Mythen Keep (Ars Magica 5)
The area contains many Bronze Age settlements, and evidence of Neolithic settlement (including many stone circles or henges, such as Long Meg and Her Daughters).42
The Pennines were controlled by the tribal federation of the Brigantes, made up of mainly small tribes who inhabited the area and cooperated on defence and external affairs. The Brigantes evolved an early form of kingdom. During Roman times, the Brigantes were dominated by the Romans who exploited the Pennines for their natural resources including the wild animals found there.
The Pennines were a major obstacle for Anglo-Saxon expansion westwards, although it appears the Anglo-Saxons travelled through the valleys. During the Dark Ages the Pennines were controlled by Celtic and Anglo-Saxon kingdoms. It is believed that the north Pennines were under the control of the kingdom of Rheged.
During Norse times the Pennines were settled by Viking Danes in the east and Norwegian Vikings in the west. The Vikings influenced place names, culture and genetics. When England was unified the Pennines were incorporated into it. Their mixture of Celtic, Anglo-Saxon and Viking heritage resembled much of the rest of northern England and its culture developed alongside its lowland neighbours in northwest and northeast England. The Pennines were not a distinct political polity, but were divided between neighbouring counties in northeast and northwest England; a major part was in the West Riding of Yorkshire.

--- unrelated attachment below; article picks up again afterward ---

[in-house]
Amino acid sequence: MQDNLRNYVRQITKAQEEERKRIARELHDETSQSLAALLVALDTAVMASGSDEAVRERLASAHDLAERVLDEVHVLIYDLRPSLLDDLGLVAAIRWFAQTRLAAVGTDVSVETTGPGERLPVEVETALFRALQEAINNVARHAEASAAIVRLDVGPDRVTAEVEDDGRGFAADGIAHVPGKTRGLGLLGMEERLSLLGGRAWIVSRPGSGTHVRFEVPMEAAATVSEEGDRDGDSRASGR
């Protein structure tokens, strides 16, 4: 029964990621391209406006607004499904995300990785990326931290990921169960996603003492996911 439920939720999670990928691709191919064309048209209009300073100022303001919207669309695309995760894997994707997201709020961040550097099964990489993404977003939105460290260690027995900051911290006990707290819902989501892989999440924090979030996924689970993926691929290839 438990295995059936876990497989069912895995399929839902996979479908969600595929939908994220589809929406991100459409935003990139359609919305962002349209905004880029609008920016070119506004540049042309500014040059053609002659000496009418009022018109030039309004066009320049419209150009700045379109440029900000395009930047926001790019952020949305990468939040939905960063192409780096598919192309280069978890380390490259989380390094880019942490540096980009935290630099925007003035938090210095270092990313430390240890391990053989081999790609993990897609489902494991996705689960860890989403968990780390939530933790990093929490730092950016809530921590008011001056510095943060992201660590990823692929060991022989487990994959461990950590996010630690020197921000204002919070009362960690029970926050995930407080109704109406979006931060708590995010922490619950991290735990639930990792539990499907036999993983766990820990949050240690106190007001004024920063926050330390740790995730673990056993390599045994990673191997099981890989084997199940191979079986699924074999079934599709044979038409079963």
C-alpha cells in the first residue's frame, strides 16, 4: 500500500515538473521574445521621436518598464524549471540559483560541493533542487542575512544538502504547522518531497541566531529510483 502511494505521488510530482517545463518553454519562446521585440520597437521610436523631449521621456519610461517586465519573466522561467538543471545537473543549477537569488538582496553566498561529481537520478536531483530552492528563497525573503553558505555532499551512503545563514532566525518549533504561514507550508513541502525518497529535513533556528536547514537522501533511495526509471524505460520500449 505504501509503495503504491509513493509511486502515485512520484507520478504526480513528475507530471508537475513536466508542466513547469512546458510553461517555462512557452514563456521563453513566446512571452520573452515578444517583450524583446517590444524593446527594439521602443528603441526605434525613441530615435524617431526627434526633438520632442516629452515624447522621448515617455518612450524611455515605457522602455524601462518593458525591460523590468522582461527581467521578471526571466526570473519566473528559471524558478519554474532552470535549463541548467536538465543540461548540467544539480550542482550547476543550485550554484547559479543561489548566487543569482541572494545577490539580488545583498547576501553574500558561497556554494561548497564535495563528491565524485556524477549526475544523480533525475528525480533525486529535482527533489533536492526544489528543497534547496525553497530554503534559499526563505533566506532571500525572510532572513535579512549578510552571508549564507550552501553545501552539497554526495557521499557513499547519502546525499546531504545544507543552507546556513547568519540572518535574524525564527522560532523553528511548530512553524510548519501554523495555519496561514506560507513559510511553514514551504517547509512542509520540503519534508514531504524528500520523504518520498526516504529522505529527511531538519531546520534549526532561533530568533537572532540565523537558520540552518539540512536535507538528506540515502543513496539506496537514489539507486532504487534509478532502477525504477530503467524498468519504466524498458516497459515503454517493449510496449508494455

The Pennine region is sparsely populated by English standards. Larger population centres adjoin the southern Pennine range and the Peak District, such as Chesterfield, Halifax, Huddersfield and Macclesfield, but most of the northern Pennine range is thinly populated.43 The cities of Bradford, Derby, Leeds, Manchester, Sheffield, Stoke-on-Trent and Wakefield lie in the foothills and lowlands fringing the range.